Public Health Program Social Justice Speakers Series 2017

Session 5: 10/23/17 - Mental Illnesses & Incarceration


Susan Champion, JD Susan Champion, JD
Three Strikes Project Fellow
The Stanford Justice Advocacy Project

Susan Champion found her first client in 2009. She was an enthusiastic student at Stanford Law School, and he was serving a life sentence in a California state prison. The crime that put him away for life? Three relatively minor thefts. High on meth, he used a key hidden under a mat to sneak into his mother’s house and steal her VCR player, wanting to sell it for more drugs.

Strike one.

He did his time. Got sober. But soon after he got out of the pen, he relapsed. On the waiting list for a bed at a rehab facility, he was homeless, sleeping outside in the bushes. One day, the police picked him up at a bus stop and found items in his backpack that had been reported missing in a daytime break-in.

Strike two.

After being released from prison a second time, he committed a third burglary, stealing beer steins from someone’s commercial storage unit and trying to sell them at a flea market.

Strike three.

Under California’s Three Strikes sentencing law, “persistent offenders” at the time had to be incarcerated for 25 years to life if a third felony was preceded by two crimes that were “serious or violent,” even if the last felony didn’t meet those criteria. Because of the stringent rule, this man was sentenced to life in prison without parole, simply for swiping a few mugs. Champion submitted a habeas corpus petition (a motion asking the courts to review his detention) on her client’s behalf to determine if life for stealing beer glasses counted as cruel and unusual punishment. She won the case, convincing the judge that his sentence had been disproportional to the crime. Since then, she’s stayed on at Stanford to help many more like him through the law school’s Three Strikes Project.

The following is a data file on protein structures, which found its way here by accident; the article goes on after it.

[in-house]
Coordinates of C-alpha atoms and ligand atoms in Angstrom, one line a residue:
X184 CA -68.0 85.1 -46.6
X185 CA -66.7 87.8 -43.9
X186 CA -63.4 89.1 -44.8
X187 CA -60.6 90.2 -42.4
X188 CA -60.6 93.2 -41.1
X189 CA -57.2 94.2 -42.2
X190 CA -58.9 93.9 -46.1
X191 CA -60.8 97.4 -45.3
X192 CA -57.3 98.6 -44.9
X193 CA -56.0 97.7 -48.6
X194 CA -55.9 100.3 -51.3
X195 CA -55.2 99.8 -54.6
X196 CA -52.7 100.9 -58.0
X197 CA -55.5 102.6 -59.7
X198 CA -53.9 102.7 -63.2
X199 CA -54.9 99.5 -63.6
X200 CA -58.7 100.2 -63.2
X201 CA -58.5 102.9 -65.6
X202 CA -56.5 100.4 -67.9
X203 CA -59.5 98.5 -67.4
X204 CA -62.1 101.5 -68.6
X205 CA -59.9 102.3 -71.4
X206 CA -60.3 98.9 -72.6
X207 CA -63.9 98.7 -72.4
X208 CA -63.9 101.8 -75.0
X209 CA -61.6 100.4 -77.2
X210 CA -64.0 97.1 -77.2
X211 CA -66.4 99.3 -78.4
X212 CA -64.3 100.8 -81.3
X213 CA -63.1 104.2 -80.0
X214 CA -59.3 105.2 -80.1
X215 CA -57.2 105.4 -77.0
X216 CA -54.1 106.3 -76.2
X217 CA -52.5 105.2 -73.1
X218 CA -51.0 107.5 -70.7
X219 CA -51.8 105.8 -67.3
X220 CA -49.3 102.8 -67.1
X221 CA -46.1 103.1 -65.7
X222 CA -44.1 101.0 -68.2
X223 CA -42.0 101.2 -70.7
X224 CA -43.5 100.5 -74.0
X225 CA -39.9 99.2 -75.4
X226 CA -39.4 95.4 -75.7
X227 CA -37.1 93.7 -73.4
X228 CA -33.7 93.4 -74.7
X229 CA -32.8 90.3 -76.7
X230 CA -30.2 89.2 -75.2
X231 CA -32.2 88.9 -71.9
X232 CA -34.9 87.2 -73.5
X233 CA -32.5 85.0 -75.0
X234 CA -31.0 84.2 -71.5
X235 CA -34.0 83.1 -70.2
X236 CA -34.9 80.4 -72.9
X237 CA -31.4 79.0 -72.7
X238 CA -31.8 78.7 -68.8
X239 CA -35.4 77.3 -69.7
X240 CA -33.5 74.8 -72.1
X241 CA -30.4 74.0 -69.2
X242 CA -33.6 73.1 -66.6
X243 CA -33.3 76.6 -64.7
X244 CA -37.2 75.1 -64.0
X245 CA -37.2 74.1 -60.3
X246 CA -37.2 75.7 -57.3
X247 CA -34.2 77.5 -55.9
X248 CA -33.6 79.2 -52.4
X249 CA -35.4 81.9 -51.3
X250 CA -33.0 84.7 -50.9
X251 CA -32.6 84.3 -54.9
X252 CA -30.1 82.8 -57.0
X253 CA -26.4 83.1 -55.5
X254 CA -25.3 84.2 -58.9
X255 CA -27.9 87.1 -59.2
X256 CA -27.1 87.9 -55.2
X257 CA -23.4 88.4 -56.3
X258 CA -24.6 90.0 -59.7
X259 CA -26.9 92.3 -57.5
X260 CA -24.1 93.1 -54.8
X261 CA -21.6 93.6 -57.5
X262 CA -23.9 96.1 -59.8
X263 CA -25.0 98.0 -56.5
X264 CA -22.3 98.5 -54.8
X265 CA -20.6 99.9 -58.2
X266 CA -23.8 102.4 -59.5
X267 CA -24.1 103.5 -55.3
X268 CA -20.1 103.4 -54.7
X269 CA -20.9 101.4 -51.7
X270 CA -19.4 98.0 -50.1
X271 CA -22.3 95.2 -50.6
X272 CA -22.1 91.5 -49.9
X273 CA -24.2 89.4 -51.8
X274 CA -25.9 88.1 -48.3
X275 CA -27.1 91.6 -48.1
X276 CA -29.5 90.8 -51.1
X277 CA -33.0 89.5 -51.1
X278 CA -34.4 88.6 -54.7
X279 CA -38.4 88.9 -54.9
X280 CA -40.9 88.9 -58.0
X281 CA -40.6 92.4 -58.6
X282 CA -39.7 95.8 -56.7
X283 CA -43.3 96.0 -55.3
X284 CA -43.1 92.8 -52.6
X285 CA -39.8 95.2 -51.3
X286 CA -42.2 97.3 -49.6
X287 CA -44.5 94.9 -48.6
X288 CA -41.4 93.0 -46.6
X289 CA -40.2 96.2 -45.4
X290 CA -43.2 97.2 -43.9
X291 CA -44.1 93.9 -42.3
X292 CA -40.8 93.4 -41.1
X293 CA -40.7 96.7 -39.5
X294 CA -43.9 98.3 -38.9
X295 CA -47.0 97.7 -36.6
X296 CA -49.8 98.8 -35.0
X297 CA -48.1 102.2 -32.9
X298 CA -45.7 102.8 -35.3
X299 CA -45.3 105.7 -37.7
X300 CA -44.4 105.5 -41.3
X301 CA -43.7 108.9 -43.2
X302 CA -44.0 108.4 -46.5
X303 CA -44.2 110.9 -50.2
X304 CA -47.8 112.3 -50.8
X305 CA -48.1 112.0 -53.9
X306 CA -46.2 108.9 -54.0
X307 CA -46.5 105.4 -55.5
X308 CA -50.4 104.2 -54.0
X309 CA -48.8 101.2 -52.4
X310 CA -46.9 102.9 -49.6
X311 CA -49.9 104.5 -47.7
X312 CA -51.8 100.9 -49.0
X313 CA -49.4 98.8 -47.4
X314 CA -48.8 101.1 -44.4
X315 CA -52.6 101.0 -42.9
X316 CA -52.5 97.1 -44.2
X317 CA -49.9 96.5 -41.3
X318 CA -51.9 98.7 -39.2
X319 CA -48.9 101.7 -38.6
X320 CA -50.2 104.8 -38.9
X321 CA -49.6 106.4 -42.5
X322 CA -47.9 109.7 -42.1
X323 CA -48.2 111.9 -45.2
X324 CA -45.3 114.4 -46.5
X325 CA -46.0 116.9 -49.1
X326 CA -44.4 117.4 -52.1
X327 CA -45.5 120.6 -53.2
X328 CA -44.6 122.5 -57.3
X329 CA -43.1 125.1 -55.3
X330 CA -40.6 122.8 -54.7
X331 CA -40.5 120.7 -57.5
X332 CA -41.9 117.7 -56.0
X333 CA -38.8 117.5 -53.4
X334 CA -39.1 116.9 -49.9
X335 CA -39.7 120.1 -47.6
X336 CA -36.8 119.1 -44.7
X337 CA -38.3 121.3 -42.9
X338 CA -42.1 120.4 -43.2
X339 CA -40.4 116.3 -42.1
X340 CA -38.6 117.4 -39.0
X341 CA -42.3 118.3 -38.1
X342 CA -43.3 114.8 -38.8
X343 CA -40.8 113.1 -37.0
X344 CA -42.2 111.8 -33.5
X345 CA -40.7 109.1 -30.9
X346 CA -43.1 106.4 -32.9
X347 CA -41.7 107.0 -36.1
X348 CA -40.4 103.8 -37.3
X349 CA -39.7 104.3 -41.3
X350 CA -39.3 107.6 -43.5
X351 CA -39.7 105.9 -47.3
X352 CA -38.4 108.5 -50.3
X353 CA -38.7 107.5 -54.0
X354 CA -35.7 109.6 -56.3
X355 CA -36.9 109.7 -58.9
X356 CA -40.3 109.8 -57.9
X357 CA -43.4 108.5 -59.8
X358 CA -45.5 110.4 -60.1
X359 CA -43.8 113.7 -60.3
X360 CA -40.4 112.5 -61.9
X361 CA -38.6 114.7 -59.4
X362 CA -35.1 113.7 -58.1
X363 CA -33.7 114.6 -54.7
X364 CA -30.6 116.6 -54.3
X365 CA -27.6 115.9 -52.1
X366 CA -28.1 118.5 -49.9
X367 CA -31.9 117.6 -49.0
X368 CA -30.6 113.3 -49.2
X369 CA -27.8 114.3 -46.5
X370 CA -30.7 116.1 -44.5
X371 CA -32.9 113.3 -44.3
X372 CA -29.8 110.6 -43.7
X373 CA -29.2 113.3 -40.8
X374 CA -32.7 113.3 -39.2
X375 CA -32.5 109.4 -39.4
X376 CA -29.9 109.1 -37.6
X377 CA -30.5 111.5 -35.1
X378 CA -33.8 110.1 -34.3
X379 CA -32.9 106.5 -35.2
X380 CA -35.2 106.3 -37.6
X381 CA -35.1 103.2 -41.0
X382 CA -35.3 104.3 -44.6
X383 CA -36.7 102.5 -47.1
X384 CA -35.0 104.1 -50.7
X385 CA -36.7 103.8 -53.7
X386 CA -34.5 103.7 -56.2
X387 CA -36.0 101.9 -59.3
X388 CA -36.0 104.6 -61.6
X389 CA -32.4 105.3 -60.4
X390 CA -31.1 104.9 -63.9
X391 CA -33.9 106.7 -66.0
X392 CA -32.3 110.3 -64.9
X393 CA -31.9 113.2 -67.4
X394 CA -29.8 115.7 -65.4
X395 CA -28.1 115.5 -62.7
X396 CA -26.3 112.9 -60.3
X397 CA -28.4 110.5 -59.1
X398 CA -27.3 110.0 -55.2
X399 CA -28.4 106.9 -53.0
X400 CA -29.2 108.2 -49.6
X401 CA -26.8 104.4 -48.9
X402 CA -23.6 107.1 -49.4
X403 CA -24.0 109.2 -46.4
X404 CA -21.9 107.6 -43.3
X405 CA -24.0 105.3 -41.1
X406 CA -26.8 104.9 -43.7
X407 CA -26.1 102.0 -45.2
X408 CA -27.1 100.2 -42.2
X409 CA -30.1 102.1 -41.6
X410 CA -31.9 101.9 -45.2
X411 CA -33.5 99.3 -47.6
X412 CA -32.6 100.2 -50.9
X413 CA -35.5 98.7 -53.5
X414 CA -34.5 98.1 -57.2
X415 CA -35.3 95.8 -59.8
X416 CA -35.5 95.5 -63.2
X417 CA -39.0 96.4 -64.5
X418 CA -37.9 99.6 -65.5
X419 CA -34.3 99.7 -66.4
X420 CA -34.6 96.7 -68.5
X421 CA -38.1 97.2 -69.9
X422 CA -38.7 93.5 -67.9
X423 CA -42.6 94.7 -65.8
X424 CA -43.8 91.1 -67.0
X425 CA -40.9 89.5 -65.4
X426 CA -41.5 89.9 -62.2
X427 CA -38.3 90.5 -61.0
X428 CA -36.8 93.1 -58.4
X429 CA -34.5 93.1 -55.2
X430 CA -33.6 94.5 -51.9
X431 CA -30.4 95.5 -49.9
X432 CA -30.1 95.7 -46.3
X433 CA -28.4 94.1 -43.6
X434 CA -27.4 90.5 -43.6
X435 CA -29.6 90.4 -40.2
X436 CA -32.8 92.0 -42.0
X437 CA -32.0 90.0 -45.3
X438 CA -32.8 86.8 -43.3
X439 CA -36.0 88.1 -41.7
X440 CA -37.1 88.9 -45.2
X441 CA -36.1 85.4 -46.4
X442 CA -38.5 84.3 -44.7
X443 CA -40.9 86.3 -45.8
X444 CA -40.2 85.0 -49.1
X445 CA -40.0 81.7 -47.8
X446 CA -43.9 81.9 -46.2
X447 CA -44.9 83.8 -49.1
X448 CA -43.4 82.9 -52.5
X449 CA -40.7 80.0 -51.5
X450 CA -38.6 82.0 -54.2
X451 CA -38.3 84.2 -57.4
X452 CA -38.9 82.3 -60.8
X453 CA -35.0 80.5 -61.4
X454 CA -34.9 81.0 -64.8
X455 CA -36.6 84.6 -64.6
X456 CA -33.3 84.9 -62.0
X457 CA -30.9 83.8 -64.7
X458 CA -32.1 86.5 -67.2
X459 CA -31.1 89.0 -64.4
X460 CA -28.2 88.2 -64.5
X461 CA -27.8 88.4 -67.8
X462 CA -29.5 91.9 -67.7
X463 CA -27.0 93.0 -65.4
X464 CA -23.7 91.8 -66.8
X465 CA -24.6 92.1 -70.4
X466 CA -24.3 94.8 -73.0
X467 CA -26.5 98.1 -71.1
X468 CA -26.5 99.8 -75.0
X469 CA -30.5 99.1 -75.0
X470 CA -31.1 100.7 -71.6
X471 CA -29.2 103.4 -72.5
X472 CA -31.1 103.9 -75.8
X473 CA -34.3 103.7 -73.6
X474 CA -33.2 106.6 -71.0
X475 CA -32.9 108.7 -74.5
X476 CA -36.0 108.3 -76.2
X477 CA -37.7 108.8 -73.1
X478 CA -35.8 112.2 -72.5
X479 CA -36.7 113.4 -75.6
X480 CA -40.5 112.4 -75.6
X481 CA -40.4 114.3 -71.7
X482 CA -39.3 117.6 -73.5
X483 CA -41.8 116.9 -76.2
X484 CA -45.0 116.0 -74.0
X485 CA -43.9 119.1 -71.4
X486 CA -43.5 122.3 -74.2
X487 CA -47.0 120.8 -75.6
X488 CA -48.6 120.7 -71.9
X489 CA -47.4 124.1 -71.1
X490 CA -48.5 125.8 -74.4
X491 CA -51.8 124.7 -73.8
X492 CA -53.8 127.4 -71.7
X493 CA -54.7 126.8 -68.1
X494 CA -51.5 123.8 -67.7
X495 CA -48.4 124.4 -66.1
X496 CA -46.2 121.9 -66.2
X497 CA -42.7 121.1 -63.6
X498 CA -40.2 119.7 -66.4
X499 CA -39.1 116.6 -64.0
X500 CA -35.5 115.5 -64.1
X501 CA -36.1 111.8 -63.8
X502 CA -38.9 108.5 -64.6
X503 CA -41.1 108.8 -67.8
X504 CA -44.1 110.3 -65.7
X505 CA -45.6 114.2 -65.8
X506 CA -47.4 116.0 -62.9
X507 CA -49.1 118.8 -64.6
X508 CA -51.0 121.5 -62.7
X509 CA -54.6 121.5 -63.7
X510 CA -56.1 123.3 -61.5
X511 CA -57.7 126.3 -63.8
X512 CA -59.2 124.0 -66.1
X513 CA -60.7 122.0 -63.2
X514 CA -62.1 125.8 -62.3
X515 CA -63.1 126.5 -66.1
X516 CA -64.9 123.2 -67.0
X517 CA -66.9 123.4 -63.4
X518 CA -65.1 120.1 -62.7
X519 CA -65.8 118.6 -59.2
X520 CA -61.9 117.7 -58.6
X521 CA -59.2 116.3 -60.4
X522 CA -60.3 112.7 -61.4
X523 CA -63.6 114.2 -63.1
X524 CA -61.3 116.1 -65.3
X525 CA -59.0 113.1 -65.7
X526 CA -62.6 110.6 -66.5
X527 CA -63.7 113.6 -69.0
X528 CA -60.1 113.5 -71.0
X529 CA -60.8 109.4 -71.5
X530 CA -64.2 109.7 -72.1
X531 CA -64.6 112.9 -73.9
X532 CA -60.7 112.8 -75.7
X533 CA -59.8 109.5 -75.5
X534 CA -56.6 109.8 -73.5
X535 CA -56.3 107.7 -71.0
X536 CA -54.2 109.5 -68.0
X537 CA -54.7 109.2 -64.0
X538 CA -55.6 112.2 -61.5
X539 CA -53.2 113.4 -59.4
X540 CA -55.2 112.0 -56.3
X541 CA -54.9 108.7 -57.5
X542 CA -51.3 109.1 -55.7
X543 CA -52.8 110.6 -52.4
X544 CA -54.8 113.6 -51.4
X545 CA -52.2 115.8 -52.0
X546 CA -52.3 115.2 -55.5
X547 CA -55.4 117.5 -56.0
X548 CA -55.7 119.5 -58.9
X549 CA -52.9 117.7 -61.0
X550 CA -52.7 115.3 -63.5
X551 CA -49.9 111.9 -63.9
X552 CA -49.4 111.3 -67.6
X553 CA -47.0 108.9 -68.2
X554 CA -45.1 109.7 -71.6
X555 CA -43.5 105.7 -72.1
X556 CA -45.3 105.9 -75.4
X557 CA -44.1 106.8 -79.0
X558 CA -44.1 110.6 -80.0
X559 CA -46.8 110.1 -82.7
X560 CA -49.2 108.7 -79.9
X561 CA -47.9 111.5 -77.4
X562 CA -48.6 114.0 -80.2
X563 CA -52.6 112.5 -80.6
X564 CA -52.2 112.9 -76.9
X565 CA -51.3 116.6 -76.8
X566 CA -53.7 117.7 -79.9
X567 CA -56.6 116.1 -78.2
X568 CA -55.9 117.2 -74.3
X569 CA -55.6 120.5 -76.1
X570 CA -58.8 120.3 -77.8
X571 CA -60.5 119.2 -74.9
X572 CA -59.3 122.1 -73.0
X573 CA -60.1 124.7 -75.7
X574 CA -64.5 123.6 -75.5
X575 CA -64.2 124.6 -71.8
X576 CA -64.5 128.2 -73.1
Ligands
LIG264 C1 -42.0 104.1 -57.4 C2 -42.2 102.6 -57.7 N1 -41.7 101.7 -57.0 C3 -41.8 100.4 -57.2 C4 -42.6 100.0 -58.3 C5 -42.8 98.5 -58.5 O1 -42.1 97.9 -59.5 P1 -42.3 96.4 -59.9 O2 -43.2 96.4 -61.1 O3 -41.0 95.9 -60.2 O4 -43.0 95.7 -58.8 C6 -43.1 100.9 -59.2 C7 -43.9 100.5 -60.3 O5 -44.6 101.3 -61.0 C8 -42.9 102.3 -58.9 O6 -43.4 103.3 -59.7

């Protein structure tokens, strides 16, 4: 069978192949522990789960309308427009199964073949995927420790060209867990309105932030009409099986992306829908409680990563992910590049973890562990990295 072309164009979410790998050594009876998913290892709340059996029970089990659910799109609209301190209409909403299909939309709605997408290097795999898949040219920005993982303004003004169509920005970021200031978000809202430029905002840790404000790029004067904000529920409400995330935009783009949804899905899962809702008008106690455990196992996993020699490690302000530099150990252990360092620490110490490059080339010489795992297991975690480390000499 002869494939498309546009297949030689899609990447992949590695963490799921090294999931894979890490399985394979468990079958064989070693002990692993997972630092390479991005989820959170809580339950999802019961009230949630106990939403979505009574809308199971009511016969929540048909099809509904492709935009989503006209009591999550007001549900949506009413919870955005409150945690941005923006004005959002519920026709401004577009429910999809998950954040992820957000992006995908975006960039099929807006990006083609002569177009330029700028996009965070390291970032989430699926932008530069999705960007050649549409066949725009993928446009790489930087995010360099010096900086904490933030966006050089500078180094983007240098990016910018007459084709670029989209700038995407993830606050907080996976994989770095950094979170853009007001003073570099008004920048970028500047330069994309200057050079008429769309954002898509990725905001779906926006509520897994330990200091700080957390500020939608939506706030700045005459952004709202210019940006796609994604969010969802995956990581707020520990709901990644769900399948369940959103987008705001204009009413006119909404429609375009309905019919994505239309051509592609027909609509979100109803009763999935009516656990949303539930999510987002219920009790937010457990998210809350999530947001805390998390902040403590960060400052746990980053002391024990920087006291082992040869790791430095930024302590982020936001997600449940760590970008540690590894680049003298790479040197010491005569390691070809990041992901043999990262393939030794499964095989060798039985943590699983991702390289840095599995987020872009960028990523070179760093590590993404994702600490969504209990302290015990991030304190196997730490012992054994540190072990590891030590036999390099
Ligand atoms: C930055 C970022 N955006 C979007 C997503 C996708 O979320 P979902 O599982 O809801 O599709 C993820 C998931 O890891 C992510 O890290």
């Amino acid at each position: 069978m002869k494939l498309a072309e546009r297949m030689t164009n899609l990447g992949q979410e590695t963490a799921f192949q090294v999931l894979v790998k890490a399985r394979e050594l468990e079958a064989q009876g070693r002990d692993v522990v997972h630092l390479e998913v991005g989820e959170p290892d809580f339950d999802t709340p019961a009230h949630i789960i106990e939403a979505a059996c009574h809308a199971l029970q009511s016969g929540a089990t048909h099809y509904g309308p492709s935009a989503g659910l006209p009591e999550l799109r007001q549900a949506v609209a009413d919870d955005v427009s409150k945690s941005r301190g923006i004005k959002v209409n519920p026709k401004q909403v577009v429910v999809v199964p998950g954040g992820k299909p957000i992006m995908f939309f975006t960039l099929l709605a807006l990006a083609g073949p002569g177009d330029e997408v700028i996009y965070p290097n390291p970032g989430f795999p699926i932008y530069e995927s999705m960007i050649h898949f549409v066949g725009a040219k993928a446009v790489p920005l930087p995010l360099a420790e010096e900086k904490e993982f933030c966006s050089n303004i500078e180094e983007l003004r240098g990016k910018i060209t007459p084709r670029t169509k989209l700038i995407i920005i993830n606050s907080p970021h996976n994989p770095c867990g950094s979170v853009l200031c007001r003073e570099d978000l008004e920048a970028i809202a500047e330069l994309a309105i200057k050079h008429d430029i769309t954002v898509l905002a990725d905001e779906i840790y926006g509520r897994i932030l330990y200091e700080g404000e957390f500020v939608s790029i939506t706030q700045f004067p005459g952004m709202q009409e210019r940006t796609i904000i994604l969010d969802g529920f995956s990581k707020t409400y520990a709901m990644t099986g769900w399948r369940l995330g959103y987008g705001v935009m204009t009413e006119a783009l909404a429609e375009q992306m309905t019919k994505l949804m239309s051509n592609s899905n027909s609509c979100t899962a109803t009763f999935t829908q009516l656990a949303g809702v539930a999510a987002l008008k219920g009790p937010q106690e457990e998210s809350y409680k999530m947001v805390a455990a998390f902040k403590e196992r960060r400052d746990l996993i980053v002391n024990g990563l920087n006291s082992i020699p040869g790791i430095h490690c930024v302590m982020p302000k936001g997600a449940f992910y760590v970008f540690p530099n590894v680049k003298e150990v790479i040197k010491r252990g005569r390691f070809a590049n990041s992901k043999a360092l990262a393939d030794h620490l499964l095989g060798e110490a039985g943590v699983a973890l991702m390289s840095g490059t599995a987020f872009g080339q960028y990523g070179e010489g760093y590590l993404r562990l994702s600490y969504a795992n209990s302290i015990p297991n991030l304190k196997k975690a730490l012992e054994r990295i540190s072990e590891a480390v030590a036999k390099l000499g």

Dr. Saki CabreraDr. Saki Cabrera,
Solano Community College

Dr. Saki Cabrera, a first generation bi-cultural and bi-lingual Puerto Rican native of Bronx, New York, serves as faculty in the departments of Psychology and Human Services at Solano College, where she also coordinates the Human Services program and is an Accreditation Coordinator. Her overall interests include evaluation research, program development and implementation (blending theory with practice), quality assurance, grant writing, and training. She is especially interested in assisting underrepresented/underserved populations realize their worth and contribution to the strength and success of communities. She has founded an organization with these interests in mind: SC Associates: Strengthening Communities and serves as the CEO. After graduating summa cum laude at Iona College with a bachelor of arts, with a double major in psychology and humanistic communications, she completed her M.A. and doctoral degree at Claremont Graduate University in psychology, with an emphasis on applied social psychology and evaluation. Saki has successfully led various federally funded and local research projects and has developed, implemented and evaluated programs focused on diverse aspects related to health, education, and vocation. She is a successful grant writer, serves on several boards, is a member of various professional organizations, is published, and involved in several community based programs and research projects. Familia means everything to her!